Note 2: Someone dies, and there is no purpose, and it is not a learning opportunity, and there is no reason, so that is why I put the "learned" as it is.
My husband of 20+ years died suddenly and unexpectedly at the age of 53 last school year, one week into school. These days, any time I think back to last school year, I don't know how I muddled through, or more accurately, I don't remember lots of things that happened. I guess I know how I muddled through, you just go through the motions each day, concentrating on keeping your mind occupied and making lists of things you need to do, and you just mindlessly do it. In fact that is how I muddled through: keeping my mind occupied with chores, so I wouldn't have to think of the horror that was my circumstances.
It seems obvious once I write the following, and it's still unreal to me, but the fact is that I am a different person now. I guess, how can you not be when something so traumatic happens in your life. I used to be a more bubbly and easily-cheerful person. I used to think that everything would always work out (since it seemed to for me). I took tons of things for granted because I was sure they would always be there. My first thought NEVER was (as it is now) that you could die soon, so you better soak up all the goodness that is in your situation. Also, what I spend my energy on these days has changed. Thus, why I blog way less.
And then all this seems like I am probably walking around moping and sad sack all the time and raining on others' parades. No. In fact, today for example, I had lunch with a friend, and my stomach hurt from all the laughing we did. This has happened many times in the last 20 months. I cherish these moments more now since I know that quite possibly later something could trigger an Andrew memory, and I will be a sobbing mess for a bit. In fact, the other day, I couldn't figure out why he was so suddenly on my mind that day as nothing in particular reminded me of our life together. Then it hit me. I was having one of THOSE weeks where I was so school/life stressed out, that I just needed him to hold me and pet my head and reassure me that things were going to be okay. I wanted not to be an adult for a bit and to be taken care of in that loving way.
So that is one thing I am more conscious of, being grateful for the many great moments in my life. Another thing is that you have to really listen to what people are saying to you, regardless of the words that are coming out of their mouths. 90% of the times when I mention I am a widow to someone in a conversation, it just goes on and the person glides over that fact, like I had just mentioned that I had a peanut butter sandwich for lunch. My tone is not crying and sad when I mention it, but it is a horrific thing, and it is not an every-day occurrence. I didn't realize how much it bugged me until one day I was in my favorite co-op grocery store near school and mentioned it to a worker as we were chatting. I was ready to continue the conversation, and then he stopped and said, "wait", and got up from where he was sitting stocking something and came over and hugged me. I almost started crying because of his generosity and humanity. That's the person I want to be. The one that processes things someone says no matter their tone, and makes sure to acknowledge their pain or their joy and celebrate or commiserate with them.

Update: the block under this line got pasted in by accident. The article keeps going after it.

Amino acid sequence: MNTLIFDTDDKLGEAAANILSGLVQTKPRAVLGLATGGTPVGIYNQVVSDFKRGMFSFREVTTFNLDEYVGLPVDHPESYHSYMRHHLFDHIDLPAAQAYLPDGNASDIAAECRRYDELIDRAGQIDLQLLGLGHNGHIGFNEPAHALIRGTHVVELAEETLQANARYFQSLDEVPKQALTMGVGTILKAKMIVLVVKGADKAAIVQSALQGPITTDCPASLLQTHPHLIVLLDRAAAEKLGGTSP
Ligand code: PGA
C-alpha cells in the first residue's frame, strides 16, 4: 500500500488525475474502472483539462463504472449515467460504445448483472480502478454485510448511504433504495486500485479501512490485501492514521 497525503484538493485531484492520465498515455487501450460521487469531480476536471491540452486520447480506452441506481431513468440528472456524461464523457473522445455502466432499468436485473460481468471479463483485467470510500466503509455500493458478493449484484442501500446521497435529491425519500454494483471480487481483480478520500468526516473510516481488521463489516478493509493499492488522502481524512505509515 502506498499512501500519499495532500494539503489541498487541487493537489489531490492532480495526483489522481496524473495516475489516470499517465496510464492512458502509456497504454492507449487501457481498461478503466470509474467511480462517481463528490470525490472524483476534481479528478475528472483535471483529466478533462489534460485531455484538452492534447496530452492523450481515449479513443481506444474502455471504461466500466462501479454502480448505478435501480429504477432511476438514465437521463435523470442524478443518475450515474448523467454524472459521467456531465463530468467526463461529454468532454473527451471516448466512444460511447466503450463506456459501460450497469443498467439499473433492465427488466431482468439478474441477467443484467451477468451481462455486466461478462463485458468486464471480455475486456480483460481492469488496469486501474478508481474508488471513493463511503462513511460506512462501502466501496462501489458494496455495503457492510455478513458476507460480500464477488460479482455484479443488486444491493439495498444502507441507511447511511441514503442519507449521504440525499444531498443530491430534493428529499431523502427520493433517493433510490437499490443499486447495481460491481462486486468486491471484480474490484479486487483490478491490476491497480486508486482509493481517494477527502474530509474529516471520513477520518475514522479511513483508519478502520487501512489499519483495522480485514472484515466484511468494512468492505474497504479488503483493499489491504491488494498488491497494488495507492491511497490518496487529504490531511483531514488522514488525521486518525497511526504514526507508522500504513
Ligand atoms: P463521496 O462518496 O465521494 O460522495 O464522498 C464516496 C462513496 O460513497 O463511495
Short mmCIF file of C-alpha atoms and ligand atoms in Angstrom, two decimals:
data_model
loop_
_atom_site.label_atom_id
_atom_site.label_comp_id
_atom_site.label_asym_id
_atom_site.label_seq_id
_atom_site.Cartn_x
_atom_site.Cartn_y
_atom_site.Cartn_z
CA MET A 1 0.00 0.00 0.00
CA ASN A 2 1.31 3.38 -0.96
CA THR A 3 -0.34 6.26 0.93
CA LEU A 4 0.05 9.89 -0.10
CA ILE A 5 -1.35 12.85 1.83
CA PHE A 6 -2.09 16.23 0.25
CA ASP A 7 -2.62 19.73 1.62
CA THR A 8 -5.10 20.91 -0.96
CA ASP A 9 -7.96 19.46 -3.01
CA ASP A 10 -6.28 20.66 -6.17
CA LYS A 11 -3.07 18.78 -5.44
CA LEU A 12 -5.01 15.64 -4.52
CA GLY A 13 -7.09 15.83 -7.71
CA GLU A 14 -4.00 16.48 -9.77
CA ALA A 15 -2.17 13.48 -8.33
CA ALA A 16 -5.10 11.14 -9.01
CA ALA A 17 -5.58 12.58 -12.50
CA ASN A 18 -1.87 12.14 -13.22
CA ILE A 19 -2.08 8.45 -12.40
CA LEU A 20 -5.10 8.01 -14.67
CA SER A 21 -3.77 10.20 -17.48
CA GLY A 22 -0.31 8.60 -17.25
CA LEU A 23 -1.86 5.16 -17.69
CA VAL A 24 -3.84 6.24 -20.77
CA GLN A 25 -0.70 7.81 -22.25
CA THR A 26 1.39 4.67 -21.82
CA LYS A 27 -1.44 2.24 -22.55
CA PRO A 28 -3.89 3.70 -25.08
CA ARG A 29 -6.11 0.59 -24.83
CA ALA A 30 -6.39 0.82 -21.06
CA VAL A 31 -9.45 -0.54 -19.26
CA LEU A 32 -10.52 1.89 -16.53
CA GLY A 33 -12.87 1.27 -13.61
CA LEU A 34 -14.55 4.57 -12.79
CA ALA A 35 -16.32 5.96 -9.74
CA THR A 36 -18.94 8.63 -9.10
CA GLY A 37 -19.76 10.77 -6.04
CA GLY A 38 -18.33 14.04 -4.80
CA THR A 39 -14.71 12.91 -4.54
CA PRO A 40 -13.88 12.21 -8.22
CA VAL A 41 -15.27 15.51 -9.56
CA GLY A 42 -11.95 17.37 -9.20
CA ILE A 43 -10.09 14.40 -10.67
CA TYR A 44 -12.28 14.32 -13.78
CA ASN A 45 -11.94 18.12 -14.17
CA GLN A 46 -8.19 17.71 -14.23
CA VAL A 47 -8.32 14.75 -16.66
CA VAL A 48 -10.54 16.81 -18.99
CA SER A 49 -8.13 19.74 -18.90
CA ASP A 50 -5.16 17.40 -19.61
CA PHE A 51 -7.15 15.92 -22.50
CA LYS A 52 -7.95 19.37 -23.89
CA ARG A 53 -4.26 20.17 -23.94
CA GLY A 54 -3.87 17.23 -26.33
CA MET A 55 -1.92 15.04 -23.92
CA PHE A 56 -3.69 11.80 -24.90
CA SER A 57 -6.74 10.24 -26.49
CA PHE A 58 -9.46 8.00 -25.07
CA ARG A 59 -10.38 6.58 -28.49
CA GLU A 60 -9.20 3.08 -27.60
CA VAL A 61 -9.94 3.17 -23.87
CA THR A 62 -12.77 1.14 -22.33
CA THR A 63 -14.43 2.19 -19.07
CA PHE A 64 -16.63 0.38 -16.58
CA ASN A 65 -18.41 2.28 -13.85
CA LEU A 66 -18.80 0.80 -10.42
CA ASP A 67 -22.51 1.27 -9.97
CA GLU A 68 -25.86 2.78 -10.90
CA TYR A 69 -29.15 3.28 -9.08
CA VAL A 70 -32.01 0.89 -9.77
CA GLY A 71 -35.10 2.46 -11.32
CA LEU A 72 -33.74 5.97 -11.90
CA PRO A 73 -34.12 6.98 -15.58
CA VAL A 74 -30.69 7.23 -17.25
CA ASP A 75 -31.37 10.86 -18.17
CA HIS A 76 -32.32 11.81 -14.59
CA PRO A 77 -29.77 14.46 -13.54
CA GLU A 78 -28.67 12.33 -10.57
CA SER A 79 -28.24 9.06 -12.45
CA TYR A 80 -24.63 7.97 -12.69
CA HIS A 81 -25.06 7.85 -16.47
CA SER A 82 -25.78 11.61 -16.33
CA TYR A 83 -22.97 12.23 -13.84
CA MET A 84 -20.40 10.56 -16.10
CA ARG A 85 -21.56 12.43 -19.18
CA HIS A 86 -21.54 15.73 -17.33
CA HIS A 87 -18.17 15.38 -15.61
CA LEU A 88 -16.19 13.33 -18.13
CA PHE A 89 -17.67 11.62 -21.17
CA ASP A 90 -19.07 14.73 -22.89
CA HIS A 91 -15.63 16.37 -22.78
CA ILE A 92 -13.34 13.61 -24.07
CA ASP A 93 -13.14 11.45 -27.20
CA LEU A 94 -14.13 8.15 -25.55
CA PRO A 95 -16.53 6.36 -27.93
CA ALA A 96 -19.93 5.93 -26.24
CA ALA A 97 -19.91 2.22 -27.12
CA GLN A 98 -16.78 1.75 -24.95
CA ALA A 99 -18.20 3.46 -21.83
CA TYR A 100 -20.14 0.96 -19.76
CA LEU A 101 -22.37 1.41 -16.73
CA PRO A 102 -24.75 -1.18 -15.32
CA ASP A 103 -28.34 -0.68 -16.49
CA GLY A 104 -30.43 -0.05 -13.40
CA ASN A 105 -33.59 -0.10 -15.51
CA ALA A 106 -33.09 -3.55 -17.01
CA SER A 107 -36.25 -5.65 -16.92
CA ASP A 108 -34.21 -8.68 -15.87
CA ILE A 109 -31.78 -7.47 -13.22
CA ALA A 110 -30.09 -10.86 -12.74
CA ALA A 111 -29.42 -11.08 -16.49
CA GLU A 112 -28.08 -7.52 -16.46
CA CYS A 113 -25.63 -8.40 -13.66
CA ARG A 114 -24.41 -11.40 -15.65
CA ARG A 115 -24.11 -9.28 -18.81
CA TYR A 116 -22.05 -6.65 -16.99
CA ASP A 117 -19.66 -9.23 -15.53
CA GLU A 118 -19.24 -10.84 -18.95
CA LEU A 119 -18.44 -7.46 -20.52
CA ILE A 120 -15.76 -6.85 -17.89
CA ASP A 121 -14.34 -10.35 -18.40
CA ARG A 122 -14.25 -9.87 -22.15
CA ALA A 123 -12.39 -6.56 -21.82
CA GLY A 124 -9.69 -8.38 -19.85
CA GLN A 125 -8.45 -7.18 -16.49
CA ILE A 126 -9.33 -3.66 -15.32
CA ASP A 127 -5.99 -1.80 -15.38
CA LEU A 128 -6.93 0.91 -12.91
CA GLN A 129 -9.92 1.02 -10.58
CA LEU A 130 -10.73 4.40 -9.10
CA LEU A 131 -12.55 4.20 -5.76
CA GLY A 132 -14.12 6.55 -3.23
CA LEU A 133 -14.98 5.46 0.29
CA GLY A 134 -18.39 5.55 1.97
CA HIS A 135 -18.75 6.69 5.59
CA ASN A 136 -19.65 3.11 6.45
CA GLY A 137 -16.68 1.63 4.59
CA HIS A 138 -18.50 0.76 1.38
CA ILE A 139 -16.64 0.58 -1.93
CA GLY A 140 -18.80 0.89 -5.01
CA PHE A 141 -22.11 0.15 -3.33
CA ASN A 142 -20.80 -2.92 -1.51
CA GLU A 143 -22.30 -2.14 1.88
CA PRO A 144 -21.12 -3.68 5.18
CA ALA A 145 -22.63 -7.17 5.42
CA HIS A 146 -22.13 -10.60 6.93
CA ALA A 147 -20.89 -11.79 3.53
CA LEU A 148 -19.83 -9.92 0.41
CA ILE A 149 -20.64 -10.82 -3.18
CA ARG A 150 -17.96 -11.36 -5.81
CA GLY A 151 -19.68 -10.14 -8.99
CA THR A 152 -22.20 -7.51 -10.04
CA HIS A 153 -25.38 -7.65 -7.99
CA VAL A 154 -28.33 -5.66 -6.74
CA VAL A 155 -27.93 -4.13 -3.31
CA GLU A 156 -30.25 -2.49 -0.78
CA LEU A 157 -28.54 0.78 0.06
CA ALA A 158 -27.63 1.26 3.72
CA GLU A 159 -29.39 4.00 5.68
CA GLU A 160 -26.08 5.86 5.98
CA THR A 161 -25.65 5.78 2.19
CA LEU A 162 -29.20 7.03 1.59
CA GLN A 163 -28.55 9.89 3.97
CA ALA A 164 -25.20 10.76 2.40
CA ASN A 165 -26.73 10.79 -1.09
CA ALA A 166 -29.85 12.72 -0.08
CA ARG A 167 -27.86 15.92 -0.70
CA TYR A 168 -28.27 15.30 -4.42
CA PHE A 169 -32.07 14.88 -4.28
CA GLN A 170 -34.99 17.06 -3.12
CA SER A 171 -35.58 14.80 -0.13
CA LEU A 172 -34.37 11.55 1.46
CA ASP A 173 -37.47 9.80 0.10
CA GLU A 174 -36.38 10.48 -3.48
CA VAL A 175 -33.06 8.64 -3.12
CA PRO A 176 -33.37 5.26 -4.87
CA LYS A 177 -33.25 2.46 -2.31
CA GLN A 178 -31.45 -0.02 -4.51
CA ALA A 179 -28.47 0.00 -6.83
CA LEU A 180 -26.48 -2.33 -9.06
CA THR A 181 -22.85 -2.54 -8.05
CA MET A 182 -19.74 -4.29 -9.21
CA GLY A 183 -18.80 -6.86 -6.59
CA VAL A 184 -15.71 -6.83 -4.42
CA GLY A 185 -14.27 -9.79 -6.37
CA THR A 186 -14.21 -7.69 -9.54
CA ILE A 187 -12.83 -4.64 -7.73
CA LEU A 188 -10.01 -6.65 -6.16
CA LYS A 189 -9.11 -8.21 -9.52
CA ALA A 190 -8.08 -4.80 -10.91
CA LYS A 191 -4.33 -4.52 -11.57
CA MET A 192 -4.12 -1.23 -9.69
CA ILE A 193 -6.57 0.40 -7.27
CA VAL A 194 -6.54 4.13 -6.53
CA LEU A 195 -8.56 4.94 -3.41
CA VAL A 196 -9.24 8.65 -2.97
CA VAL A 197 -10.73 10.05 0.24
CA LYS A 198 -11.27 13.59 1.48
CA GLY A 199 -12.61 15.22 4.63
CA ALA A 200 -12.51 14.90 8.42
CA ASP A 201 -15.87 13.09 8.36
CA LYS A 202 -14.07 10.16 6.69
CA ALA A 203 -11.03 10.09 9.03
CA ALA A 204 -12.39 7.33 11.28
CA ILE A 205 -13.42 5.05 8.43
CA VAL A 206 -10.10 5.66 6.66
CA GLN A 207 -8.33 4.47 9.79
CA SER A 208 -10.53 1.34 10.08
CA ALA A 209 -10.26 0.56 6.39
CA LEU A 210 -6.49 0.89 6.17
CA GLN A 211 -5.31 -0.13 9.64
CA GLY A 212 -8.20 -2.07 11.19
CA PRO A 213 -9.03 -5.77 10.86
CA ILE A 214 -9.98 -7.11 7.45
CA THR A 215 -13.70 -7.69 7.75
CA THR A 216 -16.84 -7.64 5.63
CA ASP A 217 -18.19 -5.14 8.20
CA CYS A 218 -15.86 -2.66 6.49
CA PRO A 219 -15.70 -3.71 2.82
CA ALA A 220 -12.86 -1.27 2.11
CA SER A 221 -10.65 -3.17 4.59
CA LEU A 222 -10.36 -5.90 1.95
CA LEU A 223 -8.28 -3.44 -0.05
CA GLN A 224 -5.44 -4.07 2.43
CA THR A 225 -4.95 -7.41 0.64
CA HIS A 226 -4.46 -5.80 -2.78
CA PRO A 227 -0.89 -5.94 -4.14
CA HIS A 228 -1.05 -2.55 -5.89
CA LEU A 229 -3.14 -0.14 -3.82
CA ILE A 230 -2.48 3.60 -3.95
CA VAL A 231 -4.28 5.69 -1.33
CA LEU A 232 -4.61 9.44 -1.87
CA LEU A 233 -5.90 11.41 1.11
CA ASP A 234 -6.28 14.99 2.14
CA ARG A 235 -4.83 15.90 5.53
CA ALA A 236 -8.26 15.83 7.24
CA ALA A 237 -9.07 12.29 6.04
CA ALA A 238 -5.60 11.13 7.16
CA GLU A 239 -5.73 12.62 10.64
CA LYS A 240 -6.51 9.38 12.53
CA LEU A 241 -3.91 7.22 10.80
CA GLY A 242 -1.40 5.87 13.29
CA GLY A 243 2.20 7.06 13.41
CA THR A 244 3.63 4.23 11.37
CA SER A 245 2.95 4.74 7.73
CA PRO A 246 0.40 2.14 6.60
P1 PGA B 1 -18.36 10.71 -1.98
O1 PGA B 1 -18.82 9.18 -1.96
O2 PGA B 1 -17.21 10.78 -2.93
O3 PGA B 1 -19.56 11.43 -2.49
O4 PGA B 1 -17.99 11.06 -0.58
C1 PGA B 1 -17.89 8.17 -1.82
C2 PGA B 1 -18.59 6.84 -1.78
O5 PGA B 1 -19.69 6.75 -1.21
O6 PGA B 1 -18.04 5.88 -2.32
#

There are many other things I now know, but I think those are two life skills that everyone should embrace and practice regularly.
Now onto the math. I have 5 preps this year, and one things that is kicking my (time) butt is Algebra 1 for grade-level students. The awesome teacher who is teaching one of our 3 sections and I are constantly creating new worksheets and figuring out the right recipe to engage them and to make things stick in their heads. We most definitely don't always get it right, but I am proud at some of the things we have come up with.
I think we taught factoring and quadratics effectively. After we taught the multiplying of binomials, we explored and made connections:
Next, instead of just saying "here is how you factor", we made it into a challenge on that same sheet with some "skeleton notes" that had them figure out numbers that went in the slots. We seem to have less students complaining about not knowing how to factor, so there is that. HERE is a link to this file.
Then, of course, we taught solving by factoring. I liked the fact that we had them explore on the graphing calculator and make the immediate connection to x-intercepts and reinforced the fact that y = 0 at these solutions, and kept asking out loud, "what would you plug in to make y equal to zero". Since we are also on a time crunch for the state test (Thank you, Texas, for shoving more topics down to Algebra 1), we also tossed in some parabola terms on this sheet as we went over it (vertex, axis of symmetry). A side note, we got in the habit of putting "name" and "date" on our worksheets in different languages. So that's why that is in Navajo. HERE is a link to the packet. Ackh, also, we noticed a typo on all the "e" problems. That should be "y = ...."
Next year, sadly, I don't think I will be teaching Algebra 1. I have loved it, and the 9th graders are so fun to harass and talk with, even though they are squirrelly little puppies with non-developed study skills. And, rumor has it I will be down to 4 preps. Woot!